Scientists have developed a method for spraying invisibly thin antennas on to flexible materials, an advance that could turn a variety of objects and surfaces into a seamless Internet of Things.
Researchers from Drexel University in the US used a type of two-dimensional, metallic material called MXene, that perform as well as those being used in mobile devices, wireless routers, and portable transducers.
The exceptional conductivity of the material enables it to transmit and direct radio waves, even when it is applied in a very thin coating.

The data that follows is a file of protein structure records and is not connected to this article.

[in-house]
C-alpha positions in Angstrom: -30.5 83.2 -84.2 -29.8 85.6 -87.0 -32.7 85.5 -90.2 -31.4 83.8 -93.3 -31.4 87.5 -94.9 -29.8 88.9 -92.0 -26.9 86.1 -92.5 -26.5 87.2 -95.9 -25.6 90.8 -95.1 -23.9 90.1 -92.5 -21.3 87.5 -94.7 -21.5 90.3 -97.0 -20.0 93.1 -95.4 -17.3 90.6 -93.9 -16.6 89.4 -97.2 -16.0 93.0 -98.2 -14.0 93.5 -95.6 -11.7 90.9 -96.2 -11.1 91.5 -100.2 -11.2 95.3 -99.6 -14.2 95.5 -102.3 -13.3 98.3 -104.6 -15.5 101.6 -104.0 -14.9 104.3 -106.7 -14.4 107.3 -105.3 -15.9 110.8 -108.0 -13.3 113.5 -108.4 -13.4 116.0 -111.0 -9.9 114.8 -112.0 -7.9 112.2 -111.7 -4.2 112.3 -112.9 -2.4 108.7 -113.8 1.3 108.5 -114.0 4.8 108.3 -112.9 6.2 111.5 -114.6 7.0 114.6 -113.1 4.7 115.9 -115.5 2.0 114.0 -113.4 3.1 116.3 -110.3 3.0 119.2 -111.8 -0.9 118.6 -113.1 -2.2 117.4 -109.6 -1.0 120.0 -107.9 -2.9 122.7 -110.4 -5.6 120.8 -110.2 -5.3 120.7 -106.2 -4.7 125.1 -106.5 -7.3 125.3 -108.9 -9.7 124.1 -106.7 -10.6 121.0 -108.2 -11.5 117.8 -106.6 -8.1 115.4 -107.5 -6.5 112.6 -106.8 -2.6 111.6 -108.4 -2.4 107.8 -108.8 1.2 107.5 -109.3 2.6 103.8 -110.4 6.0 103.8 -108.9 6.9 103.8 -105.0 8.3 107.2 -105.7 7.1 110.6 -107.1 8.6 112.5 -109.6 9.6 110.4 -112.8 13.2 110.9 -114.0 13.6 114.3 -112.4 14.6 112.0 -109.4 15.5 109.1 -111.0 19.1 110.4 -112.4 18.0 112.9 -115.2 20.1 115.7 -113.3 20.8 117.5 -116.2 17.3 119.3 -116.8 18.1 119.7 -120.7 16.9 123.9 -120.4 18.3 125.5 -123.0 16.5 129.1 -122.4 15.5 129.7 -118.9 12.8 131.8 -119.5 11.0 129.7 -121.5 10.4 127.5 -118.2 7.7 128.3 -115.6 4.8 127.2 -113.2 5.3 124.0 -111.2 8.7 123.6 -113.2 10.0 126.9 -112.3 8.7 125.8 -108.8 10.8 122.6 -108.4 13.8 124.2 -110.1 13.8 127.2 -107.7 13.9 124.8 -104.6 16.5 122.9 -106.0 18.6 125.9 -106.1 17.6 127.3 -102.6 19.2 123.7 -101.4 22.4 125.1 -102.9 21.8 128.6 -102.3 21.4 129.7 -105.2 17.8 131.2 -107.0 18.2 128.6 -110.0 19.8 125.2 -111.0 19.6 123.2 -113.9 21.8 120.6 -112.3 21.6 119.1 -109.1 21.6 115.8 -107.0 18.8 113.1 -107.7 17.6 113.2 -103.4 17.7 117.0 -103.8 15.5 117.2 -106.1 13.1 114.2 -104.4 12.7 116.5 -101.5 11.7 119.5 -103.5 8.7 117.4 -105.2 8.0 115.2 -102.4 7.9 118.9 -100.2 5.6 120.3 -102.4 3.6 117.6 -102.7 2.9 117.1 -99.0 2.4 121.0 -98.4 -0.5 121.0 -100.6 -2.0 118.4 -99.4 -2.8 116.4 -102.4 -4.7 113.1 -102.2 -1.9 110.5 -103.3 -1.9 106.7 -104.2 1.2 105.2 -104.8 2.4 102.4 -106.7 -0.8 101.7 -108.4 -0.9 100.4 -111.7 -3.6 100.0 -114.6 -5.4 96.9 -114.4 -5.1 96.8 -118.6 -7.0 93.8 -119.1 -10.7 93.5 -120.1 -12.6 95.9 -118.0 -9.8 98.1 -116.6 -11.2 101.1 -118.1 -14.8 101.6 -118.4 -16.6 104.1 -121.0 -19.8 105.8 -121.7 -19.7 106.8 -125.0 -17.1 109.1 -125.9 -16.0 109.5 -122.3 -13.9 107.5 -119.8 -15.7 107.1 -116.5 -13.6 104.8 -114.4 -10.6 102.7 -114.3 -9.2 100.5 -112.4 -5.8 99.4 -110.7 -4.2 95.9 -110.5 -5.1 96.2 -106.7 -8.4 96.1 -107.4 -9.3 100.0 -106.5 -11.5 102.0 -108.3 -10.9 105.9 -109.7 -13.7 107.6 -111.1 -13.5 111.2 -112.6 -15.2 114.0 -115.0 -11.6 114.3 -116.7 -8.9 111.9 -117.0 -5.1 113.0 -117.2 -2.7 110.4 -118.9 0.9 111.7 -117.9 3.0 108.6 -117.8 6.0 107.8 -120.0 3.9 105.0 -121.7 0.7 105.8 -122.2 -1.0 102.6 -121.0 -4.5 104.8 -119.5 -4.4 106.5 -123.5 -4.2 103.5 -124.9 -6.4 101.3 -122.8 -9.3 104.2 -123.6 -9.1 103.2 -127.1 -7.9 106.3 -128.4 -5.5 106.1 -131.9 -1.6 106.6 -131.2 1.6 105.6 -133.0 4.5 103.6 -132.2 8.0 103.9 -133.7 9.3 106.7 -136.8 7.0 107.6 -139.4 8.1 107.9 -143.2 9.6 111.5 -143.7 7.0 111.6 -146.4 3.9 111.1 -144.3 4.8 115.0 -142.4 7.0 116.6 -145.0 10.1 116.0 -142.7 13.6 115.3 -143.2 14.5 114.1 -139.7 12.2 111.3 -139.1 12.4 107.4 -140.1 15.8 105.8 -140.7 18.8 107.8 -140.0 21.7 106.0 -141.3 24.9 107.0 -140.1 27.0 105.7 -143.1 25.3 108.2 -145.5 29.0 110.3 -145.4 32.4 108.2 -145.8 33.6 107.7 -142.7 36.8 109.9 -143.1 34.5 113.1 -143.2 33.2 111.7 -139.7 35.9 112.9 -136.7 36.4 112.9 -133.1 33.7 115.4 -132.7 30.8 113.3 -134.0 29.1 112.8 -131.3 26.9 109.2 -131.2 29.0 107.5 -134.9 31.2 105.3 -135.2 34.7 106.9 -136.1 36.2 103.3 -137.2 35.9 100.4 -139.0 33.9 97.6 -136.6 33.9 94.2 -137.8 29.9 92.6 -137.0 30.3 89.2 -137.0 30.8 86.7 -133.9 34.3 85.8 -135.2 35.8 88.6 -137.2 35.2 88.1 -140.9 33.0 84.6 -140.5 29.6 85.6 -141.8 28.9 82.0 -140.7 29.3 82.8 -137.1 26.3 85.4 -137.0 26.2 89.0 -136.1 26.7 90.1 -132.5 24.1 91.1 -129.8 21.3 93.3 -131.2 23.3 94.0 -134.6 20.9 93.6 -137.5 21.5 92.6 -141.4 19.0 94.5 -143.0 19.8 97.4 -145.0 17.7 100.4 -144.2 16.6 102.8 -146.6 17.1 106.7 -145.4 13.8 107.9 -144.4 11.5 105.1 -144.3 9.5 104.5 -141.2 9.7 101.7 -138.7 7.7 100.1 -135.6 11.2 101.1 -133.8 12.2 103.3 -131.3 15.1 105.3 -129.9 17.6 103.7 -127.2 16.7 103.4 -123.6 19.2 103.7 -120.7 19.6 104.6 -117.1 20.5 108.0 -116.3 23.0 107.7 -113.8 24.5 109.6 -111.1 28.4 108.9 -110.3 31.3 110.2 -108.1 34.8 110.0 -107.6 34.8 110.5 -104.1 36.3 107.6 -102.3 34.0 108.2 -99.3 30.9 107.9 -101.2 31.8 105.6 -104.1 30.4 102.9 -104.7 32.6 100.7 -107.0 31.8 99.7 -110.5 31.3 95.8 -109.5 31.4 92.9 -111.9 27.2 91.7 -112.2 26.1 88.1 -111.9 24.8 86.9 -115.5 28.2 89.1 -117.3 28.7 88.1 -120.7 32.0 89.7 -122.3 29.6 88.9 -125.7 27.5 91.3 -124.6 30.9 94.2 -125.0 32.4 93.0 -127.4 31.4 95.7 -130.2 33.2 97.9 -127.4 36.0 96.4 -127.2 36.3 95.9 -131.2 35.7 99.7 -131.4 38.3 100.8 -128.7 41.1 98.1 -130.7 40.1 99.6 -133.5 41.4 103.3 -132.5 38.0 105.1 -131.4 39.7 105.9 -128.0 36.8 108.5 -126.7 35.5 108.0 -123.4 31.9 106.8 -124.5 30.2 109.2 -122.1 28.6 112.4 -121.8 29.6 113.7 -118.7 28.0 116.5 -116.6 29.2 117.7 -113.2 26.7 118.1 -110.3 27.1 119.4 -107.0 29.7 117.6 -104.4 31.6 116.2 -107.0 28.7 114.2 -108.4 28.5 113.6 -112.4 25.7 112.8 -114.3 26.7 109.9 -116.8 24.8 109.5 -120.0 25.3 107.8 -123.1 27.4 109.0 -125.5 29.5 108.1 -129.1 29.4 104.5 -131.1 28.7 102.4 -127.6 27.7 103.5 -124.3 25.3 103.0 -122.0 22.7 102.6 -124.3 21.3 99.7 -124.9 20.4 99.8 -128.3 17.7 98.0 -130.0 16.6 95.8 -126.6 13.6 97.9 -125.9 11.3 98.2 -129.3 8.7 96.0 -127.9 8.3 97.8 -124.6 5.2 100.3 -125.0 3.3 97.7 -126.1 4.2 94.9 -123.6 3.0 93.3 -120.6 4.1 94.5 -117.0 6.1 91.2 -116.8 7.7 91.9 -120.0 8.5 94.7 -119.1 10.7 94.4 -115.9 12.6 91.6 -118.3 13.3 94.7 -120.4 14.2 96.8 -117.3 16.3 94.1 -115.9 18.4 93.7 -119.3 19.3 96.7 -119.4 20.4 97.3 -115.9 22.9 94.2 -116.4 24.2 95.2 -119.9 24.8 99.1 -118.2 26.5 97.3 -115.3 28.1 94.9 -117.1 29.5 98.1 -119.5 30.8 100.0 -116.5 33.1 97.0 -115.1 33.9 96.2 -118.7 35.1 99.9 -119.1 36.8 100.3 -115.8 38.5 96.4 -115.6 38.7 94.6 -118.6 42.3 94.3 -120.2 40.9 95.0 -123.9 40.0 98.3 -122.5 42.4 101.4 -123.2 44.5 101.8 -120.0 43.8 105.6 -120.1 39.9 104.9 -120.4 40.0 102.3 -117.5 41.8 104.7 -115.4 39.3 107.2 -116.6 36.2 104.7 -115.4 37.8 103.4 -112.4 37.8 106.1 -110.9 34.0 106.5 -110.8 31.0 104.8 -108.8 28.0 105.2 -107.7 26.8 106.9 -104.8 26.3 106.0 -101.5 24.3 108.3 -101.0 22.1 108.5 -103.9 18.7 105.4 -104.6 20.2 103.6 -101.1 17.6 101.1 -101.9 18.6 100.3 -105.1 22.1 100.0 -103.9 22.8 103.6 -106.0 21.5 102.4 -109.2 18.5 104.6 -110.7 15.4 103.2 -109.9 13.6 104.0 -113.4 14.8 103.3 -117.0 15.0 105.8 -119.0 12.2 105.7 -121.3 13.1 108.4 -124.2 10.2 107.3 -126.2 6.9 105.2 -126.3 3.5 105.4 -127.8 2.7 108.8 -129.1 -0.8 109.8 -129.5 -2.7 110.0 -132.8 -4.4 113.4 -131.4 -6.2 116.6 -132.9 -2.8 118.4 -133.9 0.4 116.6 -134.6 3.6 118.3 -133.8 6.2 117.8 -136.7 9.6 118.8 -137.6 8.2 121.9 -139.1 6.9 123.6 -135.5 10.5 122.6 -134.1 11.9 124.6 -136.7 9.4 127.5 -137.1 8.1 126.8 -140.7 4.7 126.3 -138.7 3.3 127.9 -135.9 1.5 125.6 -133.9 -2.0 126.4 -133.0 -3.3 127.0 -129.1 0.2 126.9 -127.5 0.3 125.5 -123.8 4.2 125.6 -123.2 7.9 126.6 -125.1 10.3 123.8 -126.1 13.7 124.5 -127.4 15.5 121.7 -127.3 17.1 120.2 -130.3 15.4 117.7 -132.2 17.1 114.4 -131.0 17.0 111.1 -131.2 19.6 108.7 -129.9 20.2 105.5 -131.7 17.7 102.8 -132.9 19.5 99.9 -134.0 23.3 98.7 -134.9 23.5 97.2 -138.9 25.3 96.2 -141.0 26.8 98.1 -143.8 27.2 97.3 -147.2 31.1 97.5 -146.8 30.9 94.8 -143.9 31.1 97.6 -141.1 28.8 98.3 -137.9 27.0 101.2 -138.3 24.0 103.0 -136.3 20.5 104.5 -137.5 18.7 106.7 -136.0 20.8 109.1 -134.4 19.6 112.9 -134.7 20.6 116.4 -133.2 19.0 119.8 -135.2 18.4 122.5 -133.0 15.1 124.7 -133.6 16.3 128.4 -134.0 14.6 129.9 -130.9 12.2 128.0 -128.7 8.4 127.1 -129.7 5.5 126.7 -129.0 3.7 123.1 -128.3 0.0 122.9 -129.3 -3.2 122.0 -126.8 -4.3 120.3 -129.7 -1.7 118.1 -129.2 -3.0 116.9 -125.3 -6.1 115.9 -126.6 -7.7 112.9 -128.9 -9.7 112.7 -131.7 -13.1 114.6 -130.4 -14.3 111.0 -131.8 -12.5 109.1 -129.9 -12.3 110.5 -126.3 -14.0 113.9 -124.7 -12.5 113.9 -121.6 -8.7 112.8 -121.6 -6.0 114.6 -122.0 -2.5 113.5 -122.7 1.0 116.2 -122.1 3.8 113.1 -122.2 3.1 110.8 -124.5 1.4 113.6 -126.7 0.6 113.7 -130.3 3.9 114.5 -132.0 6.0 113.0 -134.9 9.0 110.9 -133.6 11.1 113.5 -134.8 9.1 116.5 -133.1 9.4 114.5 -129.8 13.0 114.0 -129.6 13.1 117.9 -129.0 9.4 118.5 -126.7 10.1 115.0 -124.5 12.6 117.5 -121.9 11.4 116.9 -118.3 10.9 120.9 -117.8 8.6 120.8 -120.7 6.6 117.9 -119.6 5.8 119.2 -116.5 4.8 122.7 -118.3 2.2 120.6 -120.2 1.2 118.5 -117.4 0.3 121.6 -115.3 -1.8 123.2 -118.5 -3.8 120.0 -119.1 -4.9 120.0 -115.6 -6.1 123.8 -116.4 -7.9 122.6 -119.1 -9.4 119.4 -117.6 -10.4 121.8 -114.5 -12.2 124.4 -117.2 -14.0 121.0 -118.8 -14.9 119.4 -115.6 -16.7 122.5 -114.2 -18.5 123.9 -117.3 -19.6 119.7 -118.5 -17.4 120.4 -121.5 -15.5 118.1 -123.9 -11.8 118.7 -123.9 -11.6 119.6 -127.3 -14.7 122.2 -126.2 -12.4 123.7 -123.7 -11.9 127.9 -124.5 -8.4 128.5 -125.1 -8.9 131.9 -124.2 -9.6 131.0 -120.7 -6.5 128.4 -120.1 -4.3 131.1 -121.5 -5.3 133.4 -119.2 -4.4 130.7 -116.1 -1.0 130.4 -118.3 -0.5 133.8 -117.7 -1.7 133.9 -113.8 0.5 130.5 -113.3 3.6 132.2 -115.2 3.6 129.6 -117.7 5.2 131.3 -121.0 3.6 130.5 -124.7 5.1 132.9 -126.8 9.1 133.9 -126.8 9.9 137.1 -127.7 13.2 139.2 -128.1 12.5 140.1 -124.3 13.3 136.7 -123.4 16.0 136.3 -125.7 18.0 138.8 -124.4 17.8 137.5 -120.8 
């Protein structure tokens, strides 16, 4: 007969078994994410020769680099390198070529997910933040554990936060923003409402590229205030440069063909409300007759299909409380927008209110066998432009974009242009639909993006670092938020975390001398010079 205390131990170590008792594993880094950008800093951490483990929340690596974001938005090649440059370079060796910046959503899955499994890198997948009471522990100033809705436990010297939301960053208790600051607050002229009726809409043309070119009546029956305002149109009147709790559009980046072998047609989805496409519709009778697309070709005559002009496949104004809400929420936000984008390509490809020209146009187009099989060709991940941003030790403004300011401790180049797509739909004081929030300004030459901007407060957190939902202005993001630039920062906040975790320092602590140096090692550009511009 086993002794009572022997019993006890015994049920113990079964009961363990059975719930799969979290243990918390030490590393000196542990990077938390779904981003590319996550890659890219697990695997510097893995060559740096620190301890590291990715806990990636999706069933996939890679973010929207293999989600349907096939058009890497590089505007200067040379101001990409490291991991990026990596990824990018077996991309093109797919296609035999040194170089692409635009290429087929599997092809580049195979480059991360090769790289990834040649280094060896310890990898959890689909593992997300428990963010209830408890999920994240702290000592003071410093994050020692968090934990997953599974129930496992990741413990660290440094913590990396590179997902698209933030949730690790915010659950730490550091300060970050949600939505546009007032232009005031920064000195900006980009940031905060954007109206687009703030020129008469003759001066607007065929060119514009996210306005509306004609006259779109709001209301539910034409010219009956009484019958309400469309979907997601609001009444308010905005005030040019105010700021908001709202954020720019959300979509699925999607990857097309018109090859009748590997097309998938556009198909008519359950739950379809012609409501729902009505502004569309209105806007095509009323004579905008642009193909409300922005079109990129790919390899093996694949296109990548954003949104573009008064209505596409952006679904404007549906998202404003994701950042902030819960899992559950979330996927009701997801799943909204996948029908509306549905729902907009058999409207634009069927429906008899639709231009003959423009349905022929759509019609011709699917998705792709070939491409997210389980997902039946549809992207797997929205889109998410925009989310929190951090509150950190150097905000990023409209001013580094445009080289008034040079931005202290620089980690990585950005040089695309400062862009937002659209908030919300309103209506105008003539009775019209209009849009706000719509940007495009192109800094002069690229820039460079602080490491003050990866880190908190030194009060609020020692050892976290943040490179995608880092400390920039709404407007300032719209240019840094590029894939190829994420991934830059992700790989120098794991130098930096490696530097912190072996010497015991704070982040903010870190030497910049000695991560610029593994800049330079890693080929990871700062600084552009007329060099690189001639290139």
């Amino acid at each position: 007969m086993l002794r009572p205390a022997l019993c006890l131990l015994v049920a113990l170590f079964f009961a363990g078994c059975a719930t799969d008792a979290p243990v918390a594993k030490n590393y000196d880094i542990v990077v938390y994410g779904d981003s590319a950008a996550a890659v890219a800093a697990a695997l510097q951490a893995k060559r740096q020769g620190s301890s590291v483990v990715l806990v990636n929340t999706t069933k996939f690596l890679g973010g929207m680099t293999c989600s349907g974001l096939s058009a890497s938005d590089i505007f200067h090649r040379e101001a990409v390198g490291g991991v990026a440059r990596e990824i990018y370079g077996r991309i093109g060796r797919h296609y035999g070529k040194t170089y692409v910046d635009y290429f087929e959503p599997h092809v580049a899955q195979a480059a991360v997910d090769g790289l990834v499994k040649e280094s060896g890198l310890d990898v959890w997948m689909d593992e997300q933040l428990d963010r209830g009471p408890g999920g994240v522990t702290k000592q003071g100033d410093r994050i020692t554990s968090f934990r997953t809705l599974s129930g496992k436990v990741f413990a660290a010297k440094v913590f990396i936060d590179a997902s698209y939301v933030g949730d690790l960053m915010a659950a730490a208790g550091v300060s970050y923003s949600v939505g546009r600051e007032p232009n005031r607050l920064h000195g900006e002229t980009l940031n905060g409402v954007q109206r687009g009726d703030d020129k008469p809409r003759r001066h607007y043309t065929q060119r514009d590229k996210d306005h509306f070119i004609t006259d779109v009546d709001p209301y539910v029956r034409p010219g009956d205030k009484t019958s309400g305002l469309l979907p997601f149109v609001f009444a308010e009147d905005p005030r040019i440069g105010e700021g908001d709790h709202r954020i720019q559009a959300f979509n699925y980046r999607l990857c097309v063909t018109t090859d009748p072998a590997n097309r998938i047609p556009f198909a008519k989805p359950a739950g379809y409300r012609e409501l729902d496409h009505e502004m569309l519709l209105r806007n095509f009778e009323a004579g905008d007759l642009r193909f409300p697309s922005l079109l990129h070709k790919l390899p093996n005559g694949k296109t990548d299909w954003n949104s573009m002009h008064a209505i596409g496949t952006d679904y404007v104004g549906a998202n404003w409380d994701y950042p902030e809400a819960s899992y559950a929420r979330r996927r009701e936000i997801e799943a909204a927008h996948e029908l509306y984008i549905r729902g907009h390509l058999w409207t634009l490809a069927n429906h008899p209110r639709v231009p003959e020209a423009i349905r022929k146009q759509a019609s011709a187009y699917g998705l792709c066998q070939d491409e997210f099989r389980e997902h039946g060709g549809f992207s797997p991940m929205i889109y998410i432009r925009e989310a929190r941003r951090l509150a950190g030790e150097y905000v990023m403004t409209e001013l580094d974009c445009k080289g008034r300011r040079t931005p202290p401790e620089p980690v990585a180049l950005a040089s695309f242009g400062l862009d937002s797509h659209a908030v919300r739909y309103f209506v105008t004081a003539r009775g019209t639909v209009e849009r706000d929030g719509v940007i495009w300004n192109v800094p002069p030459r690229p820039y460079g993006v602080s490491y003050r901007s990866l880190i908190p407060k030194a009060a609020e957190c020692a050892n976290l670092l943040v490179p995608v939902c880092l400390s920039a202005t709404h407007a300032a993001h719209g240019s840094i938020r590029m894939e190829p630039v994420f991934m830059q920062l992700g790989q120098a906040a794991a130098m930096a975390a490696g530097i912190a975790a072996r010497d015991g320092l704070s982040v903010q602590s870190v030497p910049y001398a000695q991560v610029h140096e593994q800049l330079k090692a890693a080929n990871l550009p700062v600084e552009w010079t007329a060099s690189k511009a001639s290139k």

Preserving transmission quality in a form this thin is significant because it would allow antennas to easily be embedded – literally, sprayed on – in a wide variety of objects and surfaces without adding additional weight or circuitry or requiring a certain level of rigidity.
Initial testing of the sprayed antennas suggests that they can perform with the same range of quality as current antennas, which are made from familiar metals, like gold, silver, copper, and aluminum, but are much thicker than MXene antennas.
Making antennas smaller and lighter has long been a goal of materials scientists and electrical engineers, so this discovery is a sizeable step forward both in terms of reducing their footprint as well as broadening their application.